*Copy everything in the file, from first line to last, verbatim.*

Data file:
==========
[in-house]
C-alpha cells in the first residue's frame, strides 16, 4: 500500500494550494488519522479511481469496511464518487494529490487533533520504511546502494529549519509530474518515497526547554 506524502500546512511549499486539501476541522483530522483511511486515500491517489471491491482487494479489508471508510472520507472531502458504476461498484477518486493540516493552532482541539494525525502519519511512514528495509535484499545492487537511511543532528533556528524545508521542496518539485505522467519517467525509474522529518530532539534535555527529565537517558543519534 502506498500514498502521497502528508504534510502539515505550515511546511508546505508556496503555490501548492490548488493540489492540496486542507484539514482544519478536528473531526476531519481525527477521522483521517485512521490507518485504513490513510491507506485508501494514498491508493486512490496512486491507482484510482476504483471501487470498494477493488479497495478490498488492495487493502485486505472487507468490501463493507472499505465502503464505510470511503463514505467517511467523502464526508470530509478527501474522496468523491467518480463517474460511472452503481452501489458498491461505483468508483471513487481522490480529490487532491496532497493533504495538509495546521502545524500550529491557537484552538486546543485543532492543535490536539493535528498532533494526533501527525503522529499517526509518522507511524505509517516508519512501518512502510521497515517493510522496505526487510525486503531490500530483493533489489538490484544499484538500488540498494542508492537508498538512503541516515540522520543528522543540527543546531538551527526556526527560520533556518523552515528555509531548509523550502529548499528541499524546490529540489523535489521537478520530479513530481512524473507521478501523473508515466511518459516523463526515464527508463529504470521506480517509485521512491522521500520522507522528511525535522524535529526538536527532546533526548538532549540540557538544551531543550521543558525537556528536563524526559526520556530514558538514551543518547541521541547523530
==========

[in-house]
C-alpha cells in the first residue's frame, strides 16, 4: 500500500494550494488519522479511481469496511464518487494529490487533533520504511546502494529549519509530474518515497526547554 506524502500546512511549499486539501476541522483530522483511511486515500491517489471491491482487494479489508471508510472520507472531502458504476461498484477518486493540516493552532482541539494525525502519519511512514528495509535484499545492487537511511543532528533556528524545508521542496518539485505522467519517467525509474522529518530532539534535555527529565537517558543519534 502506498500514498502521497502528508504534510502539515505550515511546511508546505508556496503555490501548492490548488493540489492540496486542507484539514482544519478536528473531526476531519481525527477521522483521517485512521490507518485504513490513510491507506485508501494514498491508493486512490496512486491507482484510482476504483471501487470498494477493488479497495478490498488492495487493502485486505472487507468490501463493507472499505465502503464505510470511503463514505467517511467523502464526508470530509478527501474522496468523491467518480463517474460511472452503481452501489458498491461505483468508483471513487481522490480529490487532491496532497493533504495538509495546521502545524500550529491557537484552538486546543485543532492543535490536539493535528498532533494526533501527525503522529499517526509518522507511524505509517516508519512501518512502510521497515517493510522496505526487510525486503531490500530483493533489489538490484544499484538500488540498494542508492537508498538512503541516515540522520543528522543540527543546531538551527526556526527560520533556518523552515528555509531548509523550502529548499528541499524546490529540489523535489521537478520530479513530481512524473507521478501523473508515466511518459516523463526515464527508463529504470521506480517509485521512491522521500520522507522528511525535522524535529526538536527532546533526548538532549540540557538544551531543550521543558525537556528536563524526559526520556530514558538514551543518547541521541547523530